Tales from the Darkside is the more obscure Tales from the Crypt for those that don’t remember the mid to late 1980s. The horror anthology was created by George Romero in 1983 and ran until 1990, spawning Crypt and other impersonators and a feature film. A few years ago, a potential revival was pitched, and Joe Hill was brought in to work on the first five episodes. Hill’s work and family attachment to the project (His father contributed several stories to the show and to the film.) made him the obvious choice. While the project never got off the ground, IDW decided to partner with Hill again and bring those scripts to the still-passionate Locke & Key fans. Despite the best “graphic novel” treatment, it’s difficult for the story to not feel like you’re reading a half-baked film treatment.

Brian Haberlin’s telling a story I’ve been looking for for years: science fiction full of exploration and discovery, grounded in a clear interest in real(ish) science, more about the ship, its crew, and the things they encounter than blowing up bad guys. I mean, there are bad guys, and existential threats, and action…but, like in the best eras of Star Trek, these are there to heighten the drama – obstacles to overcome. They raise the stakes. They aren’t the point. There’s an inherent optimism and exceptionalism to it (again, much like Star Trek, to which Haberlin makes overt references on numerous occasions), and when the majority of science fiction offerings in popular culture have been focused on deadly aliens and laser swords for a number of years, Faster Than Light feels like coming home again.

Well, the Cubbies were off by a year of winning the World Series according to Back to the Future, but at least they finally won!  In this day and age, however, you know director Robert Zemeckis and producer Steven Spielberg can release a special edition where Marty goes to the future of 2016 instead of 2015.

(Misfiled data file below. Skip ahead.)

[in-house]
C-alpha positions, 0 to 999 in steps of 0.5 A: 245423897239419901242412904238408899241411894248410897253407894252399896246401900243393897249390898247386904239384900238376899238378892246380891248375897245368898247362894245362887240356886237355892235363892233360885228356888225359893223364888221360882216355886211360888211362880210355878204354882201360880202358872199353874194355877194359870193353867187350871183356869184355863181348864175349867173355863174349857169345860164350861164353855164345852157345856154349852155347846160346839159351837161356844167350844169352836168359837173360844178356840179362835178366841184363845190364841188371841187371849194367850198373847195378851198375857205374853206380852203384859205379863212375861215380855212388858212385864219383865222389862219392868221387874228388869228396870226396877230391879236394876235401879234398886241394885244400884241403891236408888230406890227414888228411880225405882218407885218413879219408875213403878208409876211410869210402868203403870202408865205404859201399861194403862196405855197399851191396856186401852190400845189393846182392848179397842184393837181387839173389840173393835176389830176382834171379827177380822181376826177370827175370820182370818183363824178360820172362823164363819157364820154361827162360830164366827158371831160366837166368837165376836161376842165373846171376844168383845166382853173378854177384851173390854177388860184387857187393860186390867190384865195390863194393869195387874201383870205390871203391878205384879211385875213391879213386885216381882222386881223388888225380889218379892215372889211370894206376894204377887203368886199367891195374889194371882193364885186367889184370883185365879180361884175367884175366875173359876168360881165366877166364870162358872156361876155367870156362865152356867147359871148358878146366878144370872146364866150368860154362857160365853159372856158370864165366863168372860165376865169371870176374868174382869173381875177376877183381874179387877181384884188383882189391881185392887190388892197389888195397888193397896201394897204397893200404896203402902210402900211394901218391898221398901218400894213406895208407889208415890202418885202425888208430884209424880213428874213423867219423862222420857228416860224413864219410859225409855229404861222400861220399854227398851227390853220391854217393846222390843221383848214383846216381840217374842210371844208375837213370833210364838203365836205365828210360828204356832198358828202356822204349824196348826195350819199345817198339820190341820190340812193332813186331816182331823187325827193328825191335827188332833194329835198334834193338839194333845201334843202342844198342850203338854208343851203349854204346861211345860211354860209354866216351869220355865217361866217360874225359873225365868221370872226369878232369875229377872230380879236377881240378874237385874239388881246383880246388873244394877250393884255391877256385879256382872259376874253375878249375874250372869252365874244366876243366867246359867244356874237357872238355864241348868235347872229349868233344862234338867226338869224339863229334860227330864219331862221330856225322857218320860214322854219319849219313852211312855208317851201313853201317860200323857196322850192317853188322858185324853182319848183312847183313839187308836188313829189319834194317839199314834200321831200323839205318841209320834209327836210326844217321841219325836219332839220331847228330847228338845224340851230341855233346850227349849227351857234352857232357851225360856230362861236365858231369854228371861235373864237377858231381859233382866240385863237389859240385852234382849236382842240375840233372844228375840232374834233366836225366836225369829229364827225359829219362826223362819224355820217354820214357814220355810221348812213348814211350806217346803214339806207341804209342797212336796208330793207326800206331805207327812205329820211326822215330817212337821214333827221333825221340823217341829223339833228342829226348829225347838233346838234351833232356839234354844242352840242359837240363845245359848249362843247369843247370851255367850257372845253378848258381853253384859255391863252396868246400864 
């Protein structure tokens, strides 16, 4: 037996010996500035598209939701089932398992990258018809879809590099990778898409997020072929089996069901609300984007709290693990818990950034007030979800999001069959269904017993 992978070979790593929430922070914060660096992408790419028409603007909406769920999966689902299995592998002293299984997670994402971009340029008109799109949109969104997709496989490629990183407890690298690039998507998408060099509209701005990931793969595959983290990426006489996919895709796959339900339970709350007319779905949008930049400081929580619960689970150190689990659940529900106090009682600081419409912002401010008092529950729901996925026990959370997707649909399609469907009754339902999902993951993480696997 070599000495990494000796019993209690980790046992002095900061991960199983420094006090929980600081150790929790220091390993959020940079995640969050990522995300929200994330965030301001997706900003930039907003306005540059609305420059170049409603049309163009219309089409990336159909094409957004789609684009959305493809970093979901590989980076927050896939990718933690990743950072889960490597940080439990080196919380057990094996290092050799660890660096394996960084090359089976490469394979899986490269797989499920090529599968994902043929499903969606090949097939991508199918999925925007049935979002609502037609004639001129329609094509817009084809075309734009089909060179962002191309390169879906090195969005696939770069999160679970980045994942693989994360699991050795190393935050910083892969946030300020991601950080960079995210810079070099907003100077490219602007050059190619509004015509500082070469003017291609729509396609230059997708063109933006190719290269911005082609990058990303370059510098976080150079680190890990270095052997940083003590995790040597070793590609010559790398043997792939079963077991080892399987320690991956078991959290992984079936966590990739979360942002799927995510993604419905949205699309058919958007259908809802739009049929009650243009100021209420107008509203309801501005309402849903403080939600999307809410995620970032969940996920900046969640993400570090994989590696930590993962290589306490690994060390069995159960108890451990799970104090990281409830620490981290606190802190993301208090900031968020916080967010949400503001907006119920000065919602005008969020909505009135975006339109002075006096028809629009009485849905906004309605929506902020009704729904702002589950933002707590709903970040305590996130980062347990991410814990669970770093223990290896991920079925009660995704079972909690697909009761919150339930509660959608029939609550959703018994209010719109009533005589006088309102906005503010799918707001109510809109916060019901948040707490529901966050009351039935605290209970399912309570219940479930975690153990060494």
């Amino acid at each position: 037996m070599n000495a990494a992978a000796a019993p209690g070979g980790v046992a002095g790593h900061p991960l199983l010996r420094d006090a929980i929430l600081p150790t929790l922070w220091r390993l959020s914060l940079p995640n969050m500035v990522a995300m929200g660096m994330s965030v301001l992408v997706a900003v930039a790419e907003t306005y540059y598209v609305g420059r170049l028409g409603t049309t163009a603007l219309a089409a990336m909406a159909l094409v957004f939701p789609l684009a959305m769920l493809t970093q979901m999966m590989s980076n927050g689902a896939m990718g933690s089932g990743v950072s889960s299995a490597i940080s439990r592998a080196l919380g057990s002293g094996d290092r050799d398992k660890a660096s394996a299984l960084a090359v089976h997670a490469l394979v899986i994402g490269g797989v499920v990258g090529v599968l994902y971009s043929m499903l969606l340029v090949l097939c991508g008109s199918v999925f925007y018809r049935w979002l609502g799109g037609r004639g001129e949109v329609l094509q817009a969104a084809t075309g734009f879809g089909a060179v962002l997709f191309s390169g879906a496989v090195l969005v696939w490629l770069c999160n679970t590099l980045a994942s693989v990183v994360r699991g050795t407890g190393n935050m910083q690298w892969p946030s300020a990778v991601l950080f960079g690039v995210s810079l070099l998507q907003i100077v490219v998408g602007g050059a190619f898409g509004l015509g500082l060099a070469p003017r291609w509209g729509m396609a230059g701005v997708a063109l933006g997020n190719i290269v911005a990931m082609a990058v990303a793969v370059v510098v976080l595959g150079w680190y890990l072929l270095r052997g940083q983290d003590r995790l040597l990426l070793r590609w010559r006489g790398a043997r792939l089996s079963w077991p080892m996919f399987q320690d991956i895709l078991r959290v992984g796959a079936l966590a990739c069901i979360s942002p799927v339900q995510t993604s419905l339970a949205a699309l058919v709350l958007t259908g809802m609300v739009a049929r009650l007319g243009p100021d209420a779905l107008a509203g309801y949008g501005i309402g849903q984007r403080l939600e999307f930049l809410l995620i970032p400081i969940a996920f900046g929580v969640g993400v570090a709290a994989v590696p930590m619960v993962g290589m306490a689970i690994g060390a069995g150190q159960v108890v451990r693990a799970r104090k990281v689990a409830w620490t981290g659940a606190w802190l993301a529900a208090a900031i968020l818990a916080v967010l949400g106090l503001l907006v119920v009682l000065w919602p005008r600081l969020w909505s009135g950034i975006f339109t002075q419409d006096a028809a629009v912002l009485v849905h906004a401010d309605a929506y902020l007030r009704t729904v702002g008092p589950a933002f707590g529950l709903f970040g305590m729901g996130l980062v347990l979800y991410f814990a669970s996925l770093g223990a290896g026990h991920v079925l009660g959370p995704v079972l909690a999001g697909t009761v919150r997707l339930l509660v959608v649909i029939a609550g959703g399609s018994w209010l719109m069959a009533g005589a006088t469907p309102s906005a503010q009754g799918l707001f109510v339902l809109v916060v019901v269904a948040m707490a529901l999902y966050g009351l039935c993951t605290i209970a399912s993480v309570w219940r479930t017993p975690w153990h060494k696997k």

Forget everything you think you know.

So speaks the Ancient One to Mister...forgive me, Dr. Strange.  It's also a good reminder for the audience, as well, though judging by my theatre, everyone was ready for a new kind of trip.  Marvel's doing something hard, something almost more difficult than tossing RDJ into a powered suit and seeing what shakes out.  They have to build it again, but in a world where we already have so many pieces and a comfortable sense of what's happening.  The success and shine of Winter Soldier and Civil War have spoiled us with solidly continuing storylines that have built upon everything that came before, with Ant Man and Doctor Strange opening up new worlds (the Quantum Realm and, well, the entirety of the multiverse, respectively) that are harder to ground in reality.  The only current franchise that has attempted that has been Thor, and it's not an uncommon belief that those films tend to be the weakest of the offerings we've have over the last decade.  This is the ground that Marvel has to win to bring Infinity Wars to the screen, and, honestly, Phase 3 looks to be shaping up pretty well.